Over the past few years, awareness has grown significantly about stress in the workplace. Ask any employee – at any company – and at any position if they have ever felt stressed on the job and they will tell you unequivocally, "yes."
In fact, it's such a prevalent complaint among employees, at all levels, that it's become easy to dismiss. After all, isn't stress just a normal part of the job – something employees should "get over?"
No, it's not normal; and here are some sobering truths about what stress in the workplace truly costs:
- Costs associated with occupational injury and mental health disorders exceed the costs to treat cancer, diabetes, and chronic obstructive pulmonary disease combined
- Healthcare costs are nearly 50% greater for workers reporting high levels of stress
- Approximately 40 million Americans, or about 18% of adults, have one or more anxiety disorder like stress in any given year
- The American Psychological Association reports that approximately 36% of workers typically feel stressed out during the workday
- Stress, depression, and anxiety are repeatedly ranked as three of the top five causes of absenteeism in the workplace
So what is stress – how is it defined and what creates stressed out employees? The American Psychiatric Association notes that stress is, "the pattern of specific and nonspecific responses…that disturb equilibrium and tax or exceed one's ability to cope." In the workplace, this can manifest itself as anything from an employee who becomes less productive to one who lashes out at colleagues to in extreme cases (but also ones sadly familiar of late), workplace violence.
It should also be noted that stress could involve other overlapping conditions, including depression, anxiety and post- traumatic stress disorder (PTSD), especially for returning veterans. In terms of what causes workplace stress, research notes factors such as a feeling there is a lack of opportunity, too heavy a workload, unrealistic job expectations, and long hours.
And here's the real kicker for employers, psychological distress has been shown to increase the risk of occupational injury by 34%. Imagine the ability to reduce your risk by more than one-third. But where to start? It's certainly not an easy issue to address, or one that can be solved overnight, but there are several concrete steps employers can take. For example:
- Take an honest look at your culture. Do you promote fairness and opportunity? Do you make employees feel valued? Look especially at ways to develop managers who support their employees; maximize employee autonomy; promote engagement in the value of employees' work and find ways to improve the overall work environment.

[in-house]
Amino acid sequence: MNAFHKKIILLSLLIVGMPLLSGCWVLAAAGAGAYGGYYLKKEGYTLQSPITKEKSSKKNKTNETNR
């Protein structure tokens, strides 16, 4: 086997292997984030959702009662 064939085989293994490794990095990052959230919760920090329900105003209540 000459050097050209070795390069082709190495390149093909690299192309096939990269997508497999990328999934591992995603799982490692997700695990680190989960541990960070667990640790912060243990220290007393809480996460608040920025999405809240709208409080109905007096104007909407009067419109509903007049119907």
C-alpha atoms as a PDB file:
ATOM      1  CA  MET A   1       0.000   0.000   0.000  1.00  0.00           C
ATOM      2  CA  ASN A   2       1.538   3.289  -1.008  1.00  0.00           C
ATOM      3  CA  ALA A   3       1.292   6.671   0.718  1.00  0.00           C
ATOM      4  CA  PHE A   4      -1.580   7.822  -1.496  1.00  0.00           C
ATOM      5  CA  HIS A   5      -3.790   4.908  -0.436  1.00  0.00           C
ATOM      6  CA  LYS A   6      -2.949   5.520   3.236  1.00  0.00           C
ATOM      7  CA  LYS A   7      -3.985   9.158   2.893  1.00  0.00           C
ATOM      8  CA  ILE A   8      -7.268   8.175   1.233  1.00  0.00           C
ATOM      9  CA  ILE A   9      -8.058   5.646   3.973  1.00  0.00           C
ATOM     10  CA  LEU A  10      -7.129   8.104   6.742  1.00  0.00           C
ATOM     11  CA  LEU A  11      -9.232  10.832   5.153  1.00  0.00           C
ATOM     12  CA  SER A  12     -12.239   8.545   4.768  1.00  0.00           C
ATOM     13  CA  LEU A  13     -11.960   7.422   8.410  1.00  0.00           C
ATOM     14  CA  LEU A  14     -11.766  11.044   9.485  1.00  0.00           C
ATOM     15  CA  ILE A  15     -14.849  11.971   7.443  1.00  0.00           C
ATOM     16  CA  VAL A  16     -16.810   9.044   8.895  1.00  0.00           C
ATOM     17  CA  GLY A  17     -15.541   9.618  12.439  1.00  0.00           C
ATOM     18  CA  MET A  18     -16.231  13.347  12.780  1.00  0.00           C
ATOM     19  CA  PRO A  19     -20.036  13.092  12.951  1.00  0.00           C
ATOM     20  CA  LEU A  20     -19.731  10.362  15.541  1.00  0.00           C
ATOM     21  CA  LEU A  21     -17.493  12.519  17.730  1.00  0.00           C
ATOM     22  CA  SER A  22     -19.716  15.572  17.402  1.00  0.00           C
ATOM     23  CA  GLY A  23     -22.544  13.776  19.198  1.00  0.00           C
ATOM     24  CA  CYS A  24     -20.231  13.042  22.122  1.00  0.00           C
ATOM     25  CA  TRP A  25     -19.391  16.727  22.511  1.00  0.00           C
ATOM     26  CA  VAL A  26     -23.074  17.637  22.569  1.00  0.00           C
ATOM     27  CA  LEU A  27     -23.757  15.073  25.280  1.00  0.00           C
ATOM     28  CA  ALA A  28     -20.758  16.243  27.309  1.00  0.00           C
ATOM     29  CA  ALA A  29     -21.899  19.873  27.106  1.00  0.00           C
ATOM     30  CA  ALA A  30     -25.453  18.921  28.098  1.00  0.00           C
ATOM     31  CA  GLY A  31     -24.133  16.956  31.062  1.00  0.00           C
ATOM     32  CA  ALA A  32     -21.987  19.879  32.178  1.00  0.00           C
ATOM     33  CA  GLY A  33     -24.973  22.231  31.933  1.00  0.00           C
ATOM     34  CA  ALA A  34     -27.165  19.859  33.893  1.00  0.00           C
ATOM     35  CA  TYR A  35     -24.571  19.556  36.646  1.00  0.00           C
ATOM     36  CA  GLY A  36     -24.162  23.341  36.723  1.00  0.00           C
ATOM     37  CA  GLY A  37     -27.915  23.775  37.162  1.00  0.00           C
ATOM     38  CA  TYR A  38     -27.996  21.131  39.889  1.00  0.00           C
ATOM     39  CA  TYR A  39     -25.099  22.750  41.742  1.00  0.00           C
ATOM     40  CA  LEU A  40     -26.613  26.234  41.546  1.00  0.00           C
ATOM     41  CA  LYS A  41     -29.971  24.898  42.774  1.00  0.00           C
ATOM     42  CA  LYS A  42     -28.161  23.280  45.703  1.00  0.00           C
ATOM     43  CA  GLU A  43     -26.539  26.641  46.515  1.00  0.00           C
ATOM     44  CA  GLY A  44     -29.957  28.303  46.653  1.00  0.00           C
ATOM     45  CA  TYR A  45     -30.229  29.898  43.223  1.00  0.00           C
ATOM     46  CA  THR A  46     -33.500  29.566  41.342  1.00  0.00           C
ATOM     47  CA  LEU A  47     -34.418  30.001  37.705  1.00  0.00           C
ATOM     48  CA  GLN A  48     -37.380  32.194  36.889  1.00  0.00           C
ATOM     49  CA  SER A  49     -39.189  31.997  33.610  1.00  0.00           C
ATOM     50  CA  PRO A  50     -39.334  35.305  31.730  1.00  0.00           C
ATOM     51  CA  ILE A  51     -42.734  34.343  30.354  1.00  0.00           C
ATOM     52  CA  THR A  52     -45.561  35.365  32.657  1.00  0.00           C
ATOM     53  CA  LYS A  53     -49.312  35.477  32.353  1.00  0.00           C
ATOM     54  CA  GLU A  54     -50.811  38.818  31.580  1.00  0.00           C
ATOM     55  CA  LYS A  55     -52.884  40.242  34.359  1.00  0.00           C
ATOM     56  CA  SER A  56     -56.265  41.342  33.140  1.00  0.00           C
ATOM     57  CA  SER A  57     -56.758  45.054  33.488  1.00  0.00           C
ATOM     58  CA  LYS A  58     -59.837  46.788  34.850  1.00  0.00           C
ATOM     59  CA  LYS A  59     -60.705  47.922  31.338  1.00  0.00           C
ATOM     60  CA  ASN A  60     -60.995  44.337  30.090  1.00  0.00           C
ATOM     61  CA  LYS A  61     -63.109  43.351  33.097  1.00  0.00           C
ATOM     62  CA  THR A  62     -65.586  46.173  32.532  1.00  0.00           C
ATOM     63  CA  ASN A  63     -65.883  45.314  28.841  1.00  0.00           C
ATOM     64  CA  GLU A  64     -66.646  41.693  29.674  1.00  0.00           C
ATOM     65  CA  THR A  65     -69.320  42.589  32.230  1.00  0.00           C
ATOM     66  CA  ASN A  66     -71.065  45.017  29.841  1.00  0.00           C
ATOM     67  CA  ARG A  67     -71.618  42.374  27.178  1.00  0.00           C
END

- Provide better screening and outreach especially for high-risk individuals and particularly following a major traumatic event or cumulative exposure. Promote screening by educating employees on the value of identifying, preventing and treating stress.
- Take a look at your prescription drug policies. First, take note that employees on anti-depressant or anti-anxiety medications are at a much higher risk for accidents – we've all seen the "do not operate heavy machinery" label – apply that to workers in transportation or manufacturing. Consider developing alternative work situations for a short period for employees who self-identify as using or initiating prescription medications of certain classes. But most importantly, make sure that medications, as well as other stress management programs (everything from yoga in the workplace to walking trails) are available.
This is a complicated topic, requiring considerable reflection and discussion.
Researchers with the Center for Employee Health Studies at the University of Illinois Chicago (UIC) recently published a fascinating study on stress in the workplace. It contains specific information on causes, implications, costs and more. We urge employers to read this study and consider how stress affects your workforce.
Because of significant research projects such as this study and a commitment to sharing knowledge and information about emerging trends facing employers, Sedgwick is proud to provide financial support to the Center for Employee Health Studies at UIC.
Once you have explored this research, talk with us further. We too are concerned about stress in the workplace. Together we can develop programs and policies that will help you to address this important issue that affects you, your employees and your bottom line.
Darrell Brown, Chief Performance Officer